These cells I would describe as a ‘defense in depth’ for Iran from their viewpoint. The map at the top of the page below may explain why they are doing so. Bismark was reputedly saying once that if you want to know what a country’s foreign policy was, to show him a map of that country. What would Bismarck have made of this map?


                  As for the IRGC, I think that the Iranians see them as the “guardians” of their country. Sort of like Spain’s Guardia Civil once were but with a heavy military element. But if we are going to be historically accurate, if the west had not destroyed Iran’s government back in ’53 and installed the tyrannical Shah which led to the violent Iranian revolution back in ’79, we would never have had a IRGC in the first place.

                  Come to think of it, if Israel had never invaded Lebanon several times, there would never have been a Hezbollah as well. All these groups do have a history which bears keeping in mind. And in a case of whataboutism, the US has been know to bomb an embassy or two itself by the way. Just ask the Chinese.

                2. Procopius

                  Errr… There wasn’t an Iraqi affiliate of Al Qaeda (which was a creation of the State Department and the CIA) until a couple of years after the American invasion. From Brittanica, “Al-Qaeda in Iraq first appeared in 2004 when Abū Muṣʿab al-Zarqāwī, a Jordanian-born militant already leading insurgent attacks in Iraq, formed an alliance with al-Qaeda, pledging his group’s allegiance to Osama bin Laden in return for bin Laden’s endorsement as the leader of al-Qaeda’s franchise in Iraq.”

                  It was noted at the time that they were funded and supported by Saudi Arabia and the United Arab Emirates, not by Iran, and viciously attacked Shi’ite holy places, villages, and neighborhoods. They followed a hard Wahhabi Sunni Salafist line, the doctrine of taqfir, and later became a large portion of ISIS. In a related matter, Al Qaeda in the Arabian Peninsula is often used by Saudi Arabia in Yemen.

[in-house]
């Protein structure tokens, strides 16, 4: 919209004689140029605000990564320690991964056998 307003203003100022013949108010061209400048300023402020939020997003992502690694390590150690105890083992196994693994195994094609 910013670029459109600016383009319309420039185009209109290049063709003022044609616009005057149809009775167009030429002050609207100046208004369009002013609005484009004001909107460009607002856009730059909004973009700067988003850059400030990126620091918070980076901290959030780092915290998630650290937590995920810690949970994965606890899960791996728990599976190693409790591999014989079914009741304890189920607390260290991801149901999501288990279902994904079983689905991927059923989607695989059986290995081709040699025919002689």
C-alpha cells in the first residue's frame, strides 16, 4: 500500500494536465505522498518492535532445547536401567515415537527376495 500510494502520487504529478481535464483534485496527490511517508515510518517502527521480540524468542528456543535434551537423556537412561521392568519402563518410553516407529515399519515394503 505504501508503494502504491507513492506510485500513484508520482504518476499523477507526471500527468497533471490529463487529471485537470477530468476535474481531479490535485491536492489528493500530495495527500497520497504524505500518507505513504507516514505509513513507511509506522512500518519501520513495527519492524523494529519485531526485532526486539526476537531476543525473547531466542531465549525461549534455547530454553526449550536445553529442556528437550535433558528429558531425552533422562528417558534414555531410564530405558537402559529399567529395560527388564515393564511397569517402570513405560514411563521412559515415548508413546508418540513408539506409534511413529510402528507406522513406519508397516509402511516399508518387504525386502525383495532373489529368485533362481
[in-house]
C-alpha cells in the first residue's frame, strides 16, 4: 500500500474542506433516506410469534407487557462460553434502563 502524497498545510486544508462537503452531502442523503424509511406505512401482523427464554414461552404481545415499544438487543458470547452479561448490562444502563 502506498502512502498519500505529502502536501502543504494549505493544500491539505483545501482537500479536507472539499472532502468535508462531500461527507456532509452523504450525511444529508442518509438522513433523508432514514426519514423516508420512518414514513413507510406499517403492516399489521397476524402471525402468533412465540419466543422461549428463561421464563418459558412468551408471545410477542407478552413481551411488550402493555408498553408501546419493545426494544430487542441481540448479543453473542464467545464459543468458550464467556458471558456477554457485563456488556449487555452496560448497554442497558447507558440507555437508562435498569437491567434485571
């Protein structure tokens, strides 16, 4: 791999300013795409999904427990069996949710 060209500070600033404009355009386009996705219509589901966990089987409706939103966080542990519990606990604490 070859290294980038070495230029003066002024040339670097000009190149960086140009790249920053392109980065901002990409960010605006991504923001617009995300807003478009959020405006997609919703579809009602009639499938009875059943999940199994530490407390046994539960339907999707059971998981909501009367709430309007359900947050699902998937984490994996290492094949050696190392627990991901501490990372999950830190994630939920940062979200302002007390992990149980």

1. km

          “Shia jihadism”?

          Let me guess? 9/11? Nope, Sunni fanatics, sponsored and funded by Saudi Arabia and the Gulfie tyrannies.

          Al Qaeda? Nope, Sunni fanatics, sponsored and funded by Saudi Arabia and the Gulfie tyrannies.

          ISIS? Nope, Sunni fanatics, sponsored and funded by Saudi Arabia and the Gulfie tyrannies.

          But go on, tell us how bad Iran is.

          1. Andrew Watts

            If you’re looking for the good guys in this situation you’re going to be spending some time looking for’em while engaging in manichaeism, I’m not interested in doing either of those things.

            1. Massinissa

              No seriously though, all jihadis are sunnis. If there are similar Shia’s, they’re probably called something that aren’t jihadis.

    3. Kouros

      You cannot with a straight face accuse Quds of terrorism in the Kuwaiti bombings when at the same time you say that Kuwait and of course US have encouraged and supported the Iraqi attack on Iran. In effect they were engage in war against Iran. US even sank some Iranian ships and a passenger plane.

      1. Andrew Watts

        It isn’t illegal for a country to support another in a war. I believe that Kuwait’s assistance was primarily through the Arab League. I don’t think they directly gave any other help beyond the diplomatic and monetary support provided by the Arab League.

        1. The Rev Kev

          ‘It isn’t illegal for a country to support another in a war.’

          But there is an international law that says that you cannot support terrorists but that is exactly what the west has been doing and not just the United States. In fact, the US has bombed countries for doing this precisely that. We have been recruiting, training, equipping, transporting and financing tens of thousands of Jihadists in places like Iraq and Syria but fortunately with no blowback. Well, except for that incident in New York city about 20 years ago that is,

          And how do you think that such ragged groups find themselves awash with top of the line weapons like ATGMs and even manpads? Rumor has it that special forces from countries like the US, the UK and France actively fight with the Jihadists too. There comes a point in your life when you have to ask yourself a basic question so I would ask you to watch the following video. It is a short comedy skit but it does ask a profound question we should ask ourselves-

 (2:48 mins)

          1. Andrew Watts

            Whataboutism. We’re talking about a nation-state in the form of Kuwait providing indirect support to the Iraqis through the multilateral Arab League during the war with Iran.

    4. occasional anonymous

      You can’t reasonably denounce American imperialism on one hand and excuse the Iranians at the same time.